Multi-locus phylogeographic and population genetic analysis of Anolis carolinensis: historical demography of a genomic model species.

Tollis M, Ausubel G, Ghimire D, Boissinot S - PLoS ONE (2012)

Geographic distribution of genetic populations.Colored shapes indicate the extent and boundaries of each inferred population. 3A shows the distribution of the four major mitochondrial clades: NC (yellow), Gulf/Atlantic (green), Suwannee (blue), and Everglades (magenta). The orange arrow indicates location of the Tennessee subpopulation. The yellow arrow indicates one individual in central FL that clusters with the NC clade. 3B shows the geographic distribution of the STRUCTURAMA-inferred genetic clusters. Color key is the same as 3A, except the yellow shape denotes the range of the Carolinas population inferred by nDNA versus the NC clade inferred by mtDNA. The yellow arrow points to the same individual in 3A, which clusters with the Suwannee population in the STRUCTURAMA analysis.
© Copyright Policy
Related In: Results  -  Collection

Show All Figures
getmorefigures.php?uid=PMC3369884&req=5

pone-0038474-g003: Geographic distribution of genetic populations.Colored shapes indicate the extent and boundaries of each inferred population. 3A shows the distribution of the four major mitochondrial clades: NC (yellow), Gulf/Atlantic (green), Suwannee (blue), and Everglades (magenta). The orange arrow indicates location of the Tennessee subpopulation. The yellow arrow indicates one individual in central FL that clusters with the NC clade. 3B shows the geographic distribution of the STRUCTURAMA-inferred genetic clusters. Color key is the same as 3A, except the yellow shape denotes the range of the Carolinas population inferred by nDNA versus the NC clade inferred by mtDNA. The yellow arrow points to the same individual in 3A, which clusters with the Suwannee population in the STRUCTURAMA analysis.
Mentions: All phylogenetic analyses yielded highly concordant topologies. The most likely tree from the RBS ML analysis of the mtDNA is shown in Figure 2, with posterior probabilities (pp) and bootstrap (bs) values shown above and below important nodes, respectively. The monophyly of A. carolinensis is strongly supported (1.0 bs and pp). As in the preliminary BI analysis, the final BI analysis recovered four major mtDNA clades with 100% pp. These clades are strongly correlated with geographic region (Figure 3A) and consist of (1) a lineage endemic to the Gulf coast region of FL in or around the Suwannee River drainage system (the “Suwannee” clade); (2) a group limited to anoles from the southern tip of the FL peninsula (the “Everglades” clade); (3) a NC clade and (4) a large clade including samples from all other localities ranging from the Atlantic coast of northern FL across the Gulf Coastal Plain to TX (the “Gulf-Atlantic” clade). Relationships within the Gulf-Atlantic clade could not be well resolved, with individuals from disparate geographic regions often clustering together with extremely low posterior support. One interesting well-supported minor mtDNA clade within the major Gulf-Atlantic clade consists of individuals collected from various localities on the western side of the Smoky Mountains in eastern TN. An unexpected result was the occurrence of two ND2 sequences from FL (one collected by us and one from GenBank) clustering just outside the NC clade to form a monphyletic group, and we address this below and in the Discussion section.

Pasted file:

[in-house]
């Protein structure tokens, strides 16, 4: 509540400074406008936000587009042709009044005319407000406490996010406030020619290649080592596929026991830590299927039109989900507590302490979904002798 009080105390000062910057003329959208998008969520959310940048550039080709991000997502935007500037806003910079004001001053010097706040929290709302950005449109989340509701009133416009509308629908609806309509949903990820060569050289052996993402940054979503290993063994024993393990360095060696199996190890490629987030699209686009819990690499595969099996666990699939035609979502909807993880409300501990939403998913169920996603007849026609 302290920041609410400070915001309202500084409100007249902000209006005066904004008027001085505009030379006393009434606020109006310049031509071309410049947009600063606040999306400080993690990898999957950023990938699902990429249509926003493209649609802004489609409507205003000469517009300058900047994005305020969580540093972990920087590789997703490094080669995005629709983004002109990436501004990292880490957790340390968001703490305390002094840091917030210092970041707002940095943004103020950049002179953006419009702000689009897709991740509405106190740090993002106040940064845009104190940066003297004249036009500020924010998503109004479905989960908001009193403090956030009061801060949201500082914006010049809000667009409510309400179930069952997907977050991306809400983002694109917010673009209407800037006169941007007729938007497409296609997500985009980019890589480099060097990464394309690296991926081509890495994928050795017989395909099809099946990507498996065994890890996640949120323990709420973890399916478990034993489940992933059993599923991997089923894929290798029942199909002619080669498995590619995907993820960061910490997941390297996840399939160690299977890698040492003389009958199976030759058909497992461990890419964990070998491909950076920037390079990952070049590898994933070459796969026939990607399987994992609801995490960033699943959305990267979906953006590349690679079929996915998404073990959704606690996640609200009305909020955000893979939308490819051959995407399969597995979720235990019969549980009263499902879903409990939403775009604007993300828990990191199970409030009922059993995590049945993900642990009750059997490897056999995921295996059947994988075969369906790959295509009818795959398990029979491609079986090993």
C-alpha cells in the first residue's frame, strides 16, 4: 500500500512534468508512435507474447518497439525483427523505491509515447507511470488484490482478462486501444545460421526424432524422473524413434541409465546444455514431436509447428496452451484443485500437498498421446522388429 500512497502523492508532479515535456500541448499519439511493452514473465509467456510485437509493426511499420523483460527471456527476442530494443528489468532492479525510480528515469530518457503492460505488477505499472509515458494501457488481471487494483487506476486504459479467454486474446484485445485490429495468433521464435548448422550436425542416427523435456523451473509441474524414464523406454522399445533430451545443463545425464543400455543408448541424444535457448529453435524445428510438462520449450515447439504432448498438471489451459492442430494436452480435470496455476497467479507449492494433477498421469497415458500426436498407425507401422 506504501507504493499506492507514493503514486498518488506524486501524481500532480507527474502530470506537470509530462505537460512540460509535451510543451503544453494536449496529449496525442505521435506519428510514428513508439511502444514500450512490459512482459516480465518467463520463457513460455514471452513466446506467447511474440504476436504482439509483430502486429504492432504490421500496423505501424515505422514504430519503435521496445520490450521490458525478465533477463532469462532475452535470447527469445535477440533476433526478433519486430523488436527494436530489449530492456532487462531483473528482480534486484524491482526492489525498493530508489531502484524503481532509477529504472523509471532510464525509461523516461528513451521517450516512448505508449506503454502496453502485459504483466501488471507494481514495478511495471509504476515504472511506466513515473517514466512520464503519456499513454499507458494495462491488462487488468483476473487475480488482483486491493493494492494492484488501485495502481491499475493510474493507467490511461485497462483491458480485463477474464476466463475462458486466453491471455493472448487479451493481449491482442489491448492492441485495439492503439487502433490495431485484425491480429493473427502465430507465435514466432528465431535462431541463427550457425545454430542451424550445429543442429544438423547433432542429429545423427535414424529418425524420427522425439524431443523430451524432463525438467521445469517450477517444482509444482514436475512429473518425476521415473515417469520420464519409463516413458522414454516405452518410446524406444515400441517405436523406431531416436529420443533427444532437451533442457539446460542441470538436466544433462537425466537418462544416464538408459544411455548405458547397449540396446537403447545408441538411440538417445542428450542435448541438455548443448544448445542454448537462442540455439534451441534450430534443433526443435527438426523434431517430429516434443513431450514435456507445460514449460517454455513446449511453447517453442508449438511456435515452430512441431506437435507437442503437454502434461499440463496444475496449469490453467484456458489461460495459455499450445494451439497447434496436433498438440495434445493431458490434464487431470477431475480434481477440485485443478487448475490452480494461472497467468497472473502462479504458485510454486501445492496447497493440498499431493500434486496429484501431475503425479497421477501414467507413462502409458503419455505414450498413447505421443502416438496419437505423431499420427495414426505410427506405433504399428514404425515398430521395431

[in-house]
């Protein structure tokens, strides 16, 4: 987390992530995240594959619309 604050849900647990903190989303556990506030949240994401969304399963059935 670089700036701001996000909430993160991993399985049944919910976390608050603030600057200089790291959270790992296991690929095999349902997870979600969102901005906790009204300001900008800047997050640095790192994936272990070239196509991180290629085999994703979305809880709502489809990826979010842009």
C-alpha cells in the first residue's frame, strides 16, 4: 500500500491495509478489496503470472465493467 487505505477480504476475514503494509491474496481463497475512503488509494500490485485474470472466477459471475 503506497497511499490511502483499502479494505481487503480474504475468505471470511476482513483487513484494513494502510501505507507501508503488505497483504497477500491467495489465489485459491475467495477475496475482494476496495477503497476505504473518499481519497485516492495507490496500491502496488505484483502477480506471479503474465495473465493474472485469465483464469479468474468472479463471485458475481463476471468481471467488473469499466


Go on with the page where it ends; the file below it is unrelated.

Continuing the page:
Bottom Line: Using Bayesian Skyline Plots, we inferred the timing of population size expansions, which differ across lineages, and found evidence for a relatively recent and rapid westward expansion of green anoles across the Gulf Coastal Plain during the mid-Pleistocene.One surprising result is that the distribution of genetic diversity is not consistent with a latitudinal shift caused by climatic oscillations as is observed for many co-distributed taxa.This suggests that the most recent Pleistocene glacial cycles had a limited impact on the geographic distribution of the green anole at the northern limits of its range.

View Article: PubMed Central - PubMed

Affiliation: Biology Department, Queens College, City University of New York, Flushing, New York, United States of America.

ABSTRACT
The green anole (Anolis carolinensis) has been widely used as an animal model in physiology and neurobiology but has recently emerged as an important genomic model. The recent sequencing of its genome has shed new light on the evolution of vertebrate genomes and on the process that govern species diversification. Surprisingly, the patterns of genetic diversity within natural populations of this widespread and abundant North American lizard remain relatively unknown. In the present study, we use 10 novel nuclear DNA sequence loci (N = 62 to 152) and one mitochondrial locus (N = 226) to delimit green anole populations and infer their historical demography. We uncovered four evolutionarily distinct and geographically restricted lineages of green anoles using phylogenetics, bayesian clustering, and genetic distance methods. Molecular dating indicates that these lineages last shared a common ancestor ∼2 million years ago. Summary statistics and analysis of the frequency distributions of DNA polymorphisms strongly suggest range-wide expansions in population size. Using Bayesian Skyline Plots, we inferred the timing of population size expansions, which differ across lineages, and found evidence for a relatively recent and rapid westward expansion of green anoles across the Gulf Coastal Plain during the mid-Pleistocene. One surprising result is that the distribution of genetic diversity is not consistent with a latitudinal shift caused by climatic oscillations as is observed for many co-distributed taxa. This suggests that the most recent Pleistocene glacial cycles had a limited impact on the geographic distribution of the green anole at the northern limits of its range.

Show MeSH